It’s All About Time – Spring Email Wellness Challenge Invitation

Spring Email Wellness Challenge April 6 – May 18, 2020

Sign up for the Ohio State University Extension, Live Healthy Live Well 6-week Email Wellness Challenge. Two weekly e-mails will be sent directly to you from an OSU Extension Family and Consumer Sciences Professional.

During this six-week challenge you will consider ways that “time” affects your life. You will be encouraged to fill your plate ½ full of vegetables & fruits for two meals each day. For activity, you will aim for 30 minutes of movement at least five times a week. You will focus on strategies to improve sleep. You will also explore ways to enhance your work/life balance and enjoy more “me” time.

You will learn tips and strategies to help you utilize time management tips to reduce stress in your life. By practicing wellness habits over the 6-week challenge, you will begin strengthening positive lifestyle behaviors. During this challenge, you will gain ideas to help you:

  1. Manage Time Constraints
  2. Enjoy Mealtime with Family
  3. Enhance Sleep
  4. Find Time and New Ways to Connect with Family and/or Friends
  5. Fit Creative Time into your Life
  6. Reduce Screen Time
  7. Focus on Work/Life Balance
  8. Eat more Vegetables and Fruits
  9. Add more Movement your Day

What does it cost? Nothing – it is free!

Who can participate? Any adult with an email account.

How do I sign up? Look at this chart and find your county. Go to the link listed beside your county and register.

Allen                  go.osu.edu/aphsp20

Belmont             go.osu.edu/belmontsp20

Butler                 go.osu.edu/butlersp20

Carroll                go.osu.edu/carrollsp20

Champaign         go.osu.edu/champsp20

Clark                  go.osu.edu/clarksp20

Clermont            go.osu.edu/clerhamsp20

Cuyahoga           go.osu.edu/cuyahogasp20

Darke                 go.osu.edu/darkesp20

Fairfield             go.osu.edu/fairfieldsp20

Fayette               go.osu.edu/fayettesp20

Franklin              go.osu.edu/franklinsp20

Fulton                 go.osu.edu/nwosp20

Hamilton            go.osu.edu/clerhamsp20

Hancock             go.osu.edu/aphsp20

Hardin                go.osu.edu/hardinsp20

Hocking             go.osu.edu/hockingsp20

Holmes               go.osu.edu/holmessp20

Licking               go.osu.edu/lickingsp20

Lucas                  go.osu.edu/lucassp20

Mahoning           go.osu.edu/mahoningsp20

Miami                 go.osu.edu/miamisp20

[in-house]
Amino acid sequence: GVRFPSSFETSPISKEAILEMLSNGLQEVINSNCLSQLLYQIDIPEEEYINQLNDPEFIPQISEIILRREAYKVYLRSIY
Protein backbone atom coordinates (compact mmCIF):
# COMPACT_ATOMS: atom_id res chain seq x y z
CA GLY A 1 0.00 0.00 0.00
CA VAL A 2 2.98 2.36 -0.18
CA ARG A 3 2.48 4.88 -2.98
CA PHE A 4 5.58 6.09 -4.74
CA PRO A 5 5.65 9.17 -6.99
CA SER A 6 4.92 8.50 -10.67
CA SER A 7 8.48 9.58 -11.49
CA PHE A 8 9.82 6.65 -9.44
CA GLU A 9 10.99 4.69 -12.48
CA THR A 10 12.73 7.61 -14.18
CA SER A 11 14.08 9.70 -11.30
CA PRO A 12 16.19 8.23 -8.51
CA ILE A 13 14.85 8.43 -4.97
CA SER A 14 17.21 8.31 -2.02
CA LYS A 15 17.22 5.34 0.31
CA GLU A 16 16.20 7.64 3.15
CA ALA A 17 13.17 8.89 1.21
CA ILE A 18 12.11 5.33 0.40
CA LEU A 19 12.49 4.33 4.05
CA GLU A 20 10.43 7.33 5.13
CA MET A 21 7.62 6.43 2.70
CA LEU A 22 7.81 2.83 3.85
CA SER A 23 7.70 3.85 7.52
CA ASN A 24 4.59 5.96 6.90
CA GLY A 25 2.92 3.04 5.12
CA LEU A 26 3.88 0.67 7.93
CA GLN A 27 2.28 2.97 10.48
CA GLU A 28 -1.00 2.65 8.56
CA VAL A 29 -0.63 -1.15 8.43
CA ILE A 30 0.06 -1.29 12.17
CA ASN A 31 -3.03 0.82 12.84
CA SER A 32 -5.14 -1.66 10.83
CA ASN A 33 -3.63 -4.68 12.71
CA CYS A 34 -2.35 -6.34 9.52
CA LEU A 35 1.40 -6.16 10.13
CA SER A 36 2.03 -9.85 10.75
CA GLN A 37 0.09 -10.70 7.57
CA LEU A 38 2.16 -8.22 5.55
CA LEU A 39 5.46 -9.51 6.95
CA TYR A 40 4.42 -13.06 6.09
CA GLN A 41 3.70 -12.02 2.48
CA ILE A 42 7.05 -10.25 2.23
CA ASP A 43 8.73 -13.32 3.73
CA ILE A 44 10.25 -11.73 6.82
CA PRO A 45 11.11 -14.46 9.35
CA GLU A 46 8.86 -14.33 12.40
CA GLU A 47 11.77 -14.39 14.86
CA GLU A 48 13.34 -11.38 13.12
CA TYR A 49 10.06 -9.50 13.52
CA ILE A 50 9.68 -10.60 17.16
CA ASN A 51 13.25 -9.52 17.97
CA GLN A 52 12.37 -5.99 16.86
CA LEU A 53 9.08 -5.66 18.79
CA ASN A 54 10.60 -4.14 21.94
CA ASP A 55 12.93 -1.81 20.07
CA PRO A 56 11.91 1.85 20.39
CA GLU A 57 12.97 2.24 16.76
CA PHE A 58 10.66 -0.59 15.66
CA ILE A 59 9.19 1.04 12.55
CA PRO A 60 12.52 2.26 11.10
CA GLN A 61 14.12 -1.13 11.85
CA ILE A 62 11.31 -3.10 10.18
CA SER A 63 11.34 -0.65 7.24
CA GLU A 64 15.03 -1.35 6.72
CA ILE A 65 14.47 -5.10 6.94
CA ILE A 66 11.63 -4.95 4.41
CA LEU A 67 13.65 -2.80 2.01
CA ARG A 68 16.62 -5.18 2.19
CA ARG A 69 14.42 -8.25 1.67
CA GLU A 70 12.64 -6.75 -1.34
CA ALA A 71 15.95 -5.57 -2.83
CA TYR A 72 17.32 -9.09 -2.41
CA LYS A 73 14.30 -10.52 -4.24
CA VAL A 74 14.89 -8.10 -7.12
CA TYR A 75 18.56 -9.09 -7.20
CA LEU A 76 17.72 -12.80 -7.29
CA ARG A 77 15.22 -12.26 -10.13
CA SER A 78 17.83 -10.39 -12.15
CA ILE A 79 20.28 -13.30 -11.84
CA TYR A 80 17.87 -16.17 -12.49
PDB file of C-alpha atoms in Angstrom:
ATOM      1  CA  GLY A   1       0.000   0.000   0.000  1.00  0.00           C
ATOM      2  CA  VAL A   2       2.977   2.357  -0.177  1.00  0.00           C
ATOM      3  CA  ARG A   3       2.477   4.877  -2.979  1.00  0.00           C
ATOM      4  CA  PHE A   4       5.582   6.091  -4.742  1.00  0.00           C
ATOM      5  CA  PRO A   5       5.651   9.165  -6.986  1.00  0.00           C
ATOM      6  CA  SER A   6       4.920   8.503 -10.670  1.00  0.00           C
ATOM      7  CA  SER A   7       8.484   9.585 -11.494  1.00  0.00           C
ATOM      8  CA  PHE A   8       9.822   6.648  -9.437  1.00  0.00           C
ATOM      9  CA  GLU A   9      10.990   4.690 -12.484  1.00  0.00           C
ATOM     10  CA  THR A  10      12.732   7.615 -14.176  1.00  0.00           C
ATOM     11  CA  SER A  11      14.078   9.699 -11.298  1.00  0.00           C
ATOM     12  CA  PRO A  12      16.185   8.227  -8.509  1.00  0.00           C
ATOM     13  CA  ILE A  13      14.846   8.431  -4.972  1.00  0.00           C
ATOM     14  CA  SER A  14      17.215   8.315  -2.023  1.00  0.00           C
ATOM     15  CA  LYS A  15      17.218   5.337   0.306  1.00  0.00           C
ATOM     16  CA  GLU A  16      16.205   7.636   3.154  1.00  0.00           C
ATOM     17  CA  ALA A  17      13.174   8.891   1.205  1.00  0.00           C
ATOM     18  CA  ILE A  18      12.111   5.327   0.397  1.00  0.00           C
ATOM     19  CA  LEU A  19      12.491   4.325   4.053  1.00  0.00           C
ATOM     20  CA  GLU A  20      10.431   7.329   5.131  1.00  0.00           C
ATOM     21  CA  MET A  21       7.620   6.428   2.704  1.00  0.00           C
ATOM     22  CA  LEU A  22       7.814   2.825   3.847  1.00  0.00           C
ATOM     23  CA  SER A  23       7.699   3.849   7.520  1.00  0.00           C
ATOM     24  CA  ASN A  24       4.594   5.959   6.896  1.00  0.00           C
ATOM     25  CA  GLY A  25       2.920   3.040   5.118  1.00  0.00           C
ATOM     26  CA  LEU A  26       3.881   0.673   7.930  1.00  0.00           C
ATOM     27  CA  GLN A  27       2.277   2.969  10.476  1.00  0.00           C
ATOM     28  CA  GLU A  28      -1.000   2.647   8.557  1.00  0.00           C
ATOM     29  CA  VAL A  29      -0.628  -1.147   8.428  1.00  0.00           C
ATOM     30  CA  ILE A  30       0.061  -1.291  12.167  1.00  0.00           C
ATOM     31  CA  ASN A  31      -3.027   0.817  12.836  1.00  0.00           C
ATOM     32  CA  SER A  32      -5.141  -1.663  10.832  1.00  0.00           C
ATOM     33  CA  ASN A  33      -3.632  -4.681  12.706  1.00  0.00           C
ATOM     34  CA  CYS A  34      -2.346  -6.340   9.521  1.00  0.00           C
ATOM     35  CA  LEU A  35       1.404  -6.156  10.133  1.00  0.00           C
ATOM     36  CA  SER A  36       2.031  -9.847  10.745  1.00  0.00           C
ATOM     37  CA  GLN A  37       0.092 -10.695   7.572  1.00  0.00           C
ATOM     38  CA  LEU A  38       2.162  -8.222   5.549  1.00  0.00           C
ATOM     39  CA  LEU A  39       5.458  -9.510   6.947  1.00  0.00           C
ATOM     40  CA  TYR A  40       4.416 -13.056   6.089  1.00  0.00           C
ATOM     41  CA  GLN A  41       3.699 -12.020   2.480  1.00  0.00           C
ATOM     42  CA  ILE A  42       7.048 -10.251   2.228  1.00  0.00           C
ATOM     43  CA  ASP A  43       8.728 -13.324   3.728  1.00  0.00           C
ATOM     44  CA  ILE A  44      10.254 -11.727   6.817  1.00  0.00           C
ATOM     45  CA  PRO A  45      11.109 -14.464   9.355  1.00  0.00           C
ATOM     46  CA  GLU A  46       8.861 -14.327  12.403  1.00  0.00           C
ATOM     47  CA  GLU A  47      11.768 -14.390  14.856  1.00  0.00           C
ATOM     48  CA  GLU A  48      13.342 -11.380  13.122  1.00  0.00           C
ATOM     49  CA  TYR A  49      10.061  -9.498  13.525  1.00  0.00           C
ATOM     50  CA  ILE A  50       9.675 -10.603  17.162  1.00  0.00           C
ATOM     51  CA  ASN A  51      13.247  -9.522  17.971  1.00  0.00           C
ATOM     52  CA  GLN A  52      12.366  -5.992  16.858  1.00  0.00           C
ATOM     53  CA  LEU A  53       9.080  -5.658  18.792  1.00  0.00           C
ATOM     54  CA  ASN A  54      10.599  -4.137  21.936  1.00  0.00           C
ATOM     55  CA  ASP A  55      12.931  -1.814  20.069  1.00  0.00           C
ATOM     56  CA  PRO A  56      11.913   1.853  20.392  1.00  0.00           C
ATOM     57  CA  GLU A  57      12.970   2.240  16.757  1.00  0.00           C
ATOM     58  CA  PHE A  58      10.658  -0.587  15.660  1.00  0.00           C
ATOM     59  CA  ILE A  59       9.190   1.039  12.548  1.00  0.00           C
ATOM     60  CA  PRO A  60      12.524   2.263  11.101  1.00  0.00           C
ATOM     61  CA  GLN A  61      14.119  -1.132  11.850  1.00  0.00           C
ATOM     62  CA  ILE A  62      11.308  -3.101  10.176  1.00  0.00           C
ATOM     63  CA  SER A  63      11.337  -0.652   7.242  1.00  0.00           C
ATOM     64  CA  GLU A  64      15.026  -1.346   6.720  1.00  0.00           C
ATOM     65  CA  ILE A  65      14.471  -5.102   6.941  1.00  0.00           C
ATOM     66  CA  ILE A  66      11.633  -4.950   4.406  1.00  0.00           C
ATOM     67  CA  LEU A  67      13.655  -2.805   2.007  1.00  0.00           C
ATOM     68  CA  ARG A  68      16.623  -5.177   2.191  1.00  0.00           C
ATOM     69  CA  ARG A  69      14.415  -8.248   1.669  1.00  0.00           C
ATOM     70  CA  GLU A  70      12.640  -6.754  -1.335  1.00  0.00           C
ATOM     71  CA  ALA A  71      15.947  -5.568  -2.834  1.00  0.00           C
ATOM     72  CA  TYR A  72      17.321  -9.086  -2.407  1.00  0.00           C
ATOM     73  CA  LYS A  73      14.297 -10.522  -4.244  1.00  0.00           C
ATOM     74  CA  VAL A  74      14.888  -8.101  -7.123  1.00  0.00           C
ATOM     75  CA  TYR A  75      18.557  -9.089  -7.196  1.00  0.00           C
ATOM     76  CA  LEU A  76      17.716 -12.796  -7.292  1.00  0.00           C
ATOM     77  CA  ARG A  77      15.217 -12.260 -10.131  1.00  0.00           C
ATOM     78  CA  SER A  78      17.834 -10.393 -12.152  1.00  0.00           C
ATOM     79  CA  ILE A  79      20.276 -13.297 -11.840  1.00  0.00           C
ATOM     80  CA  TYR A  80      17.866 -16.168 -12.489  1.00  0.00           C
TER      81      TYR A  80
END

Montgomery      go.osu.edu/montgomerysp20

Morrow              go.osu.edu/morrowsp20

Ottawa               go.osu.edu/ottsandsp20

Perry                   go.osu.edu/perrysp20

Pickaway            go.osu.edu/pickawaysp20

Pike                    go.osu.edu/pikesp20

Putnam               go.osu.edu/aphsp20

Ross                   go.osu.edu/rossspring2020

Sandusky           go.osu.edu/ottsandsp20

Trumbull             go.osu.edu/trumbullsp20

Tuscarawas         go.osu.edu/tuscsp20

Vinton                go.osu.edu/vintonsp20

Warren               go.osu.edu/warrensp20

Washington        go.osu.edu/washingtonsp20

Wayne                go.osu.edu/waynesp20

Wood                 go.osu.edu/woodsp20

If your county isn’t listed, you may register with this link: go.osu.edu/yp4hspring20

Sourced from: Family and Consumer Sciences OSU Extension Pickaway County Ohio State University Extension

High Tunnels New for Cincinnati Area

The United States Department of Agriculture’s Natural Resources Conservation Service (NRCS) will offer a new opportunity to those interested in growing urban and rural produce in the Greater Cincinnati area to apply for financial and technical assistance for high tunnel systems, commonly referred to as hoop houses. Imagine the delicious taste of baby spinach freshly harvested from your own garden, in Cincinnati, all winter long. Impossible, right? Not anymore. High tunnels make growing vegetables possible long after the first frost. A high tunnel sits over top of the garden. Arch shaped aluminum poles support removable heavy plastic sheets that trap heat from the sun, warming the air. Most have a peak height that allows an adult to stand easily with room to spare. They look similar to greenhouses except plants grow in the ground instead of in pots. Follow this link to learn more.

Sourced from: Morning Ag Clips

OSU Extension Internship Program

OSU Extension is offering a paid internship this summer in some of our urban counties. Through this internship, interns work closely with local OSU Extension educators as they teach classes, work with volunteers and make a difference in the community. Interns will learn how to use their education to make a difference in people’s lives and realize what they are learning in college can have an impact on some of the most pressing issues facing Ohioans.

This year the internship is being offered in the following counties: Cuyahoga, Lucas, Mahoning, Stark, Putnam, Wayne, Columbiana, Portage, Greene, Ross, Fairfield, Washington, and Pike.

If you know of an interested student, please encourage them to complete an application.

Follow this link to learn more.